The Japanese government has relaxed restrictions imposed on some of the towns impacted by last years Fukushima nuclear disaster. The towns of Kawauchi and Tamura were largely reopened to residents on April 1st, and the town of Minamisoma will begin to allow residents to return beginning mid-April. The areas, which were home to around 16,000 residents, sit within 20 kilometers of the Fukushima Daiichi plant. Under the new rules, residents will be permitted to return to “green” zones, but not stay overnight. Residents had previously been unable to reenter without police approval and protective clothing. As the government allows reentry into these first few towns, it remains uncertain whether these areas are safe enough to live in again; and if so, how many citizens will choose to go home amidst the skepticism.
The Guardian reports that Japanese authorities have reclassified the areas within a 20km radius of the Fukushima Daiichi plant into three categories based on detected radiation levels. Eight towns have the same “low” radiation levels reported in the three areas included in the recent announcement, but plans as to when and if those areas will be open to reentry have not yet been made public.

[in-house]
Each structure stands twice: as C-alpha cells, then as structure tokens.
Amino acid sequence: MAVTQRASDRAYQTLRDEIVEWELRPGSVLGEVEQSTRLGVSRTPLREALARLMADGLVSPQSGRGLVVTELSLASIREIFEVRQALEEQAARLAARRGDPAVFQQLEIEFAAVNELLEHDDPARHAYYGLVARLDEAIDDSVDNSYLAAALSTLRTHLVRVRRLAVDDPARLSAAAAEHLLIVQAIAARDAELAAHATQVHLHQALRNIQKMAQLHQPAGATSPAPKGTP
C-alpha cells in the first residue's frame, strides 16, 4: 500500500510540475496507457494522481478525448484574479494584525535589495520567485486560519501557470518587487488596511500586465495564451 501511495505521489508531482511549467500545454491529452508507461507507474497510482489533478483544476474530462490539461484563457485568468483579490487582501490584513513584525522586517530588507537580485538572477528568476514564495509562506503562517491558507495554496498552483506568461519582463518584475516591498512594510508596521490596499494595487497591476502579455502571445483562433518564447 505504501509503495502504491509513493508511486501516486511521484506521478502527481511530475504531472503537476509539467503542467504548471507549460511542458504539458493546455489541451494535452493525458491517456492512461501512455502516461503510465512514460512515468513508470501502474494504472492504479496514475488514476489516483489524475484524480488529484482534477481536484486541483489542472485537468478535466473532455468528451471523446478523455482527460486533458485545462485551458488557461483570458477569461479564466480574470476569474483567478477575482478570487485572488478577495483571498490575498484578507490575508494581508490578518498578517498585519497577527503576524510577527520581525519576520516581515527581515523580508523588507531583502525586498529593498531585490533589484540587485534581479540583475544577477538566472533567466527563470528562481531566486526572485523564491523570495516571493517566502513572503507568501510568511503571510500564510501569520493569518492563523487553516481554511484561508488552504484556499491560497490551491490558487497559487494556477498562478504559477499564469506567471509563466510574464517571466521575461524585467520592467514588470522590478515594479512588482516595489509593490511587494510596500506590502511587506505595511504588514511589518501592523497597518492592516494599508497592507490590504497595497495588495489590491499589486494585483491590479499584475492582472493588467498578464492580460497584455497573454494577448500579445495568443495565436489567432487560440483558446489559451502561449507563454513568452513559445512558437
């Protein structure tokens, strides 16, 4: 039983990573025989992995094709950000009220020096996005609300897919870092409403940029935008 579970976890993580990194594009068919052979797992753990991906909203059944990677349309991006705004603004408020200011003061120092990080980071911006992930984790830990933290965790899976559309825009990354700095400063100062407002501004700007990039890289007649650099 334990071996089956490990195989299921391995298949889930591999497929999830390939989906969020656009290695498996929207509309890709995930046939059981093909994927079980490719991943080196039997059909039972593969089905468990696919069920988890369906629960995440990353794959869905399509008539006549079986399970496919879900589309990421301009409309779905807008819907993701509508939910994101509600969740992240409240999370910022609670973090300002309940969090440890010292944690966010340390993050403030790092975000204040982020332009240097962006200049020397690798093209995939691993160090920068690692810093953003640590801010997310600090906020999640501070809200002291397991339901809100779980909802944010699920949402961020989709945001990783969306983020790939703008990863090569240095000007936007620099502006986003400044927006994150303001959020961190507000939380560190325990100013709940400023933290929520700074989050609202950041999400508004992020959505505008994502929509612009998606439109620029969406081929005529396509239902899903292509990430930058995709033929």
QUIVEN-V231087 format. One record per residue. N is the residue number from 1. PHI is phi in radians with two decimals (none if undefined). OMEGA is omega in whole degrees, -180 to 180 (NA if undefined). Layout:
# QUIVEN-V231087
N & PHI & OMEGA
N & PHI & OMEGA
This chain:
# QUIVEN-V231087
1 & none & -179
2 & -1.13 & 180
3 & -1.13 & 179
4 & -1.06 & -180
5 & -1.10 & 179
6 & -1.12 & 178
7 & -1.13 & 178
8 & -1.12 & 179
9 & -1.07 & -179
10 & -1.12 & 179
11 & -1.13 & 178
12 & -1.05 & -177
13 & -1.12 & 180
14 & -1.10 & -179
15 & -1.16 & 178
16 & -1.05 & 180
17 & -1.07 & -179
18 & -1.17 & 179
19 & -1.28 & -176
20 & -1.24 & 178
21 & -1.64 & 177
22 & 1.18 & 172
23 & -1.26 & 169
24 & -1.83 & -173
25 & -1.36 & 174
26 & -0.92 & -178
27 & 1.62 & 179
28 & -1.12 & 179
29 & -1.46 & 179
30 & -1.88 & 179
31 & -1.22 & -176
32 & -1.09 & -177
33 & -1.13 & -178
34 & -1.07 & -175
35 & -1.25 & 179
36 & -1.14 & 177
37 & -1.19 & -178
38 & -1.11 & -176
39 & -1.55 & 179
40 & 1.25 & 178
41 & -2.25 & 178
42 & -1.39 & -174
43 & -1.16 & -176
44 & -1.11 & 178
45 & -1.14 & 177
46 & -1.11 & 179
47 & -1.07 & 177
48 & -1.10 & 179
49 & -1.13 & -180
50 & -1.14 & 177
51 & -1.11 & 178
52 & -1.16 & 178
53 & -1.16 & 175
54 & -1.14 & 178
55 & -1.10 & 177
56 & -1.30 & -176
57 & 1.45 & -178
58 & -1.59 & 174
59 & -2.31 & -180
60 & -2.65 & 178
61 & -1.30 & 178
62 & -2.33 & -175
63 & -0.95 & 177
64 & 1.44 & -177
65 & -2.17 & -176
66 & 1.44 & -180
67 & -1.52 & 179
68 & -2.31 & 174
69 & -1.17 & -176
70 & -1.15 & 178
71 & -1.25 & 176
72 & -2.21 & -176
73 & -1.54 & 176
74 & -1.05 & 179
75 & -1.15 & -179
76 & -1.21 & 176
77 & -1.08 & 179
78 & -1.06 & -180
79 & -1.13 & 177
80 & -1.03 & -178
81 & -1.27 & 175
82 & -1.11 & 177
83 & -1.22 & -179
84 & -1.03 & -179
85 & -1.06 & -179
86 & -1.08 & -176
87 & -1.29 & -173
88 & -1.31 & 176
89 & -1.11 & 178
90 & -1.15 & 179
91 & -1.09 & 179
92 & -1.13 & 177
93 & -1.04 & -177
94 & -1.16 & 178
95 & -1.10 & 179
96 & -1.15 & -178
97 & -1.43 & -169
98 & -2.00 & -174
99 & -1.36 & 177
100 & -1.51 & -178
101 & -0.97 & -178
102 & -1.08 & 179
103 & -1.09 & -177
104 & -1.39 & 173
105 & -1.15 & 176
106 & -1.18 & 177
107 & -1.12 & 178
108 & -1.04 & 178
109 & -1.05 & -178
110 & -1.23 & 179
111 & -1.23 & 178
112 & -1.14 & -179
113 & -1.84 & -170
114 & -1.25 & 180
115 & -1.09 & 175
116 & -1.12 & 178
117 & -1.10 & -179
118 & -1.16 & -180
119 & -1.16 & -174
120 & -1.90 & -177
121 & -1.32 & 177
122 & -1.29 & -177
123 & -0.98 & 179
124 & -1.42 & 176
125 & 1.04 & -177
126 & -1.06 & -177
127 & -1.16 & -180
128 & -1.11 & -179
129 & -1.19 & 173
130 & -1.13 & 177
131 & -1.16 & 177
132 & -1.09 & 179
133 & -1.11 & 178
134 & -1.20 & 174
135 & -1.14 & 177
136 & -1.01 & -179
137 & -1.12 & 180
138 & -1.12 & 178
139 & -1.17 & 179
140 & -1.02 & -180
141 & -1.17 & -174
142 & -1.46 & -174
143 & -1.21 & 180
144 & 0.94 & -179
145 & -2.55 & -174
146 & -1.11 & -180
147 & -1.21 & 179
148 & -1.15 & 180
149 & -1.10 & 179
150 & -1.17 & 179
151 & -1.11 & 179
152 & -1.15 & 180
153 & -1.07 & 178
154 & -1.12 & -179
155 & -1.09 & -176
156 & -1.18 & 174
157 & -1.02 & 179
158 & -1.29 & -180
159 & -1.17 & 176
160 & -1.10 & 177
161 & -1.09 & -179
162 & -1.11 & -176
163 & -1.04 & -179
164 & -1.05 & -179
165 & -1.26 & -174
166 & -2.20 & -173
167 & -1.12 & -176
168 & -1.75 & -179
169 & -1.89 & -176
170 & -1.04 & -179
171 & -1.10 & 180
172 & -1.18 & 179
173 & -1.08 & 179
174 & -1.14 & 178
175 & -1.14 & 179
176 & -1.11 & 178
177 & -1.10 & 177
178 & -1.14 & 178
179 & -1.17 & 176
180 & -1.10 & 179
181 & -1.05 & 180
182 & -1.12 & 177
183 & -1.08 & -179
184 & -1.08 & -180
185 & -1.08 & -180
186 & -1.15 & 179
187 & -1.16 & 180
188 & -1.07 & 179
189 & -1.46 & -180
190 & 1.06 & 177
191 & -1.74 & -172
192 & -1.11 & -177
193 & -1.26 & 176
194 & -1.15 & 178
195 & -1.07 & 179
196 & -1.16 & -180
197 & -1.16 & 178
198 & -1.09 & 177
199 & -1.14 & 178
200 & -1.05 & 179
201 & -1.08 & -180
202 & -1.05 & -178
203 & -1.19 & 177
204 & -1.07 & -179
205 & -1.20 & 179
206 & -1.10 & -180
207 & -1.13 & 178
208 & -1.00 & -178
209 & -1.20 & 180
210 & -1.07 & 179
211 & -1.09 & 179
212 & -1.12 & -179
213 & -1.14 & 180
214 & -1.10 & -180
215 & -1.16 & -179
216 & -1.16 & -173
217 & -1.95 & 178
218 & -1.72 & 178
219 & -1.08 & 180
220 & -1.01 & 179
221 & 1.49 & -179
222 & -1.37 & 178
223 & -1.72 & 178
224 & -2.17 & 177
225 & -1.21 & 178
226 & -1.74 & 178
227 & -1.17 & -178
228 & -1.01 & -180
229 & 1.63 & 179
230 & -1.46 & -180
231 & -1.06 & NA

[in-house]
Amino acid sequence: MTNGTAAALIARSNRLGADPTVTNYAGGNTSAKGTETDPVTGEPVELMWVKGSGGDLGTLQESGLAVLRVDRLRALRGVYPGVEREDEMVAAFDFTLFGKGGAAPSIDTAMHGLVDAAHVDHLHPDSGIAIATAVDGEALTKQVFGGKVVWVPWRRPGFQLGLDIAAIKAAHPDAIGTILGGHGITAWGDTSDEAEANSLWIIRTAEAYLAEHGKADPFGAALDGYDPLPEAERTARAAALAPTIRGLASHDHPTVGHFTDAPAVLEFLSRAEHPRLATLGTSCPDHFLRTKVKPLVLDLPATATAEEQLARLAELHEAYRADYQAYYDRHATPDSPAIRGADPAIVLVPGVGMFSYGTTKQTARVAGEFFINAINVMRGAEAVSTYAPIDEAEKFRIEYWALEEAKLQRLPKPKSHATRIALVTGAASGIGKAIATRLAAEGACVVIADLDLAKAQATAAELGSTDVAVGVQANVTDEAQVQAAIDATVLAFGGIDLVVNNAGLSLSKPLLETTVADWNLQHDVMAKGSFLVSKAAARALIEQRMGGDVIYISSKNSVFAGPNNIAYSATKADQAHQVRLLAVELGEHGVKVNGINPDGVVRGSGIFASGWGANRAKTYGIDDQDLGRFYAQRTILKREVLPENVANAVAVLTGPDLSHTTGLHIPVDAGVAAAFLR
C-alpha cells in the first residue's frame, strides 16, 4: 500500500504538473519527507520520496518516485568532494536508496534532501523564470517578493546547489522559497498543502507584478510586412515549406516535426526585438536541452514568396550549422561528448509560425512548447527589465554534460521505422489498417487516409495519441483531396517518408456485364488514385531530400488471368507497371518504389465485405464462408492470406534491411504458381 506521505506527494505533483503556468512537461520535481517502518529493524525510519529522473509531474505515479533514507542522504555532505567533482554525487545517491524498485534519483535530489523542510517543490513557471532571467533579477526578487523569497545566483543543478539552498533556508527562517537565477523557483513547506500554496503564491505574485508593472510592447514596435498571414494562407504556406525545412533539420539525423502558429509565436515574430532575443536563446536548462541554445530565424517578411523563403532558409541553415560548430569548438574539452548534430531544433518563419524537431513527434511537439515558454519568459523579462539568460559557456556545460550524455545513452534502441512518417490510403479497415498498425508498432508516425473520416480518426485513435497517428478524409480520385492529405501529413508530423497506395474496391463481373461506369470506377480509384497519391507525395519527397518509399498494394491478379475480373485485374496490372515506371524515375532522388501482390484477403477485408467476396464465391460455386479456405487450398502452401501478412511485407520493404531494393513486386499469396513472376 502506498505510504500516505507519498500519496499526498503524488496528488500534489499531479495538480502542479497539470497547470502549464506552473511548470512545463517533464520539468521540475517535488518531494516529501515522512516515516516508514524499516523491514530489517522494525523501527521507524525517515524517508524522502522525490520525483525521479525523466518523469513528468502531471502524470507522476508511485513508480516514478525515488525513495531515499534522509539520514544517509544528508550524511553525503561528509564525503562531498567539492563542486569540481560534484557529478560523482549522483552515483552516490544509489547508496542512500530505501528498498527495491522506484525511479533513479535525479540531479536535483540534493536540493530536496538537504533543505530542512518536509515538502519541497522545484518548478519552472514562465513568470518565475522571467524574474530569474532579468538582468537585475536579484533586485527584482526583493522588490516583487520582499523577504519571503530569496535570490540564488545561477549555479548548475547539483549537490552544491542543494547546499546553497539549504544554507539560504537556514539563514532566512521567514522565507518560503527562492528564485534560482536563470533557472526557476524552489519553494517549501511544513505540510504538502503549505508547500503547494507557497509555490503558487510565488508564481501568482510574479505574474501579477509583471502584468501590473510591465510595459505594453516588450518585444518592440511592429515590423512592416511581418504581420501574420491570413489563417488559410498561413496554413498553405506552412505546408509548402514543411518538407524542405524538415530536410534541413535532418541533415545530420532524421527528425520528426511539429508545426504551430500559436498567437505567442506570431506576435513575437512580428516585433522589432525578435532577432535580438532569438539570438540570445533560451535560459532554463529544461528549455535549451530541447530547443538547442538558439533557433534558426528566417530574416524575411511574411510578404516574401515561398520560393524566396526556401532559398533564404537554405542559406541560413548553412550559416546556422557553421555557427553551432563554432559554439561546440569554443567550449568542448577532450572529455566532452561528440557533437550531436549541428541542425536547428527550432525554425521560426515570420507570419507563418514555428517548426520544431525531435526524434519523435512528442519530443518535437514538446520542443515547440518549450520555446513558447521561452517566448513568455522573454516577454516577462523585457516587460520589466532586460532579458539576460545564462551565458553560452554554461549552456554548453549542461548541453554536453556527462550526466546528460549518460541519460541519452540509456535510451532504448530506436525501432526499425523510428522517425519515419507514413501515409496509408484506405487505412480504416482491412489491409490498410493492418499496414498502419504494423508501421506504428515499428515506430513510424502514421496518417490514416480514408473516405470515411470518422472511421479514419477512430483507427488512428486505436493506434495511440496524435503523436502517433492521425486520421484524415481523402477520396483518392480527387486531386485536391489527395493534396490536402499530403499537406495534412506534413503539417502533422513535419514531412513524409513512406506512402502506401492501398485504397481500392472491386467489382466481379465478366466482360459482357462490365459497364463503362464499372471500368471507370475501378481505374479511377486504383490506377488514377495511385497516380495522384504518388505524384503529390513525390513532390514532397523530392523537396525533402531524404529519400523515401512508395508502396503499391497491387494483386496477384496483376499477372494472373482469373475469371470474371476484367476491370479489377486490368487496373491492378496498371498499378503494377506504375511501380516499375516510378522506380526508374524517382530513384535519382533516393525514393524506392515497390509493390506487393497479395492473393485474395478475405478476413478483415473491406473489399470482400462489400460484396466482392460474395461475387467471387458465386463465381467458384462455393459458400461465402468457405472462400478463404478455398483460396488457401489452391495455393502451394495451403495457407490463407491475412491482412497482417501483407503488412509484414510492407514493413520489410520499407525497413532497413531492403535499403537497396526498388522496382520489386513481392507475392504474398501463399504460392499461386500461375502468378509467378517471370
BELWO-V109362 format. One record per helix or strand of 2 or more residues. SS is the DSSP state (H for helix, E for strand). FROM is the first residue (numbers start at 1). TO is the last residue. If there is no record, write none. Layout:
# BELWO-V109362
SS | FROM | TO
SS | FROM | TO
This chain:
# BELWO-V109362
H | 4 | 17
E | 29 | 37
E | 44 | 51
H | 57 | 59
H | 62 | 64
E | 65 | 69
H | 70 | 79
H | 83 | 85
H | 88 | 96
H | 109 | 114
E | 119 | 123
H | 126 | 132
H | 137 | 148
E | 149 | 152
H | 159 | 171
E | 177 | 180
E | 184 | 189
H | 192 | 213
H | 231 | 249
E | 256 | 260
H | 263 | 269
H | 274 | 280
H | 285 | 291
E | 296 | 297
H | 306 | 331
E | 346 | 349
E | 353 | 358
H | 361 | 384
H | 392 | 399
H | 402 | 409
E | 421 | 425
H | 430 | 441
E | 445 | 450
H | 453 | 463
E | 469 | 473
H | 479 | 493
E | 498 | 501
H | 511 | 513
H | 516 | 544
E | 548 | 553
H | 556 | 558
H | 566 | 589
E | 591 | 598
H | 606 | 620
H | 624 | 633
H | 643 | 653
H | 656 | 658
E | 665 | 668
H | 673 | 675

World Nuclear News reports that the newly opened “green” zones have a radiation level lower than 20 millisieverts per year, and that the Government aims to decontaminate all areas to this level, adding that with “areas frequented by children the aim is for this to be less than 1 millisievert per year.” This 20 millisievert benchmark may not be enough to assuage fears that the areas will remain unsafe for the population at large to return to. As we previously reported, the generally accepted rule is that humans should only be exposed to one millisievert of radiation a year.
The motivations for opening up the areas may also be questionable. While it may be undeniably important for evacuated residents to revisit their homes when safe, WNN stated that “Japan’s Ministry of Economy Trade and Industry (METI) said that local governments have been strongly demanding early returns to begin the restoration of the infrastructure that will support the return to normality.”
The announcement comes days after tests from within Reactor No. 2 of Fukushima Daiichi showed that the radiation levels within the reactors core remain at ten times the fatal dose with very little water remaining to cool it. The reactor will require specialized equipment and decades of work to fully shut down, with levels at two other reactors still unknown.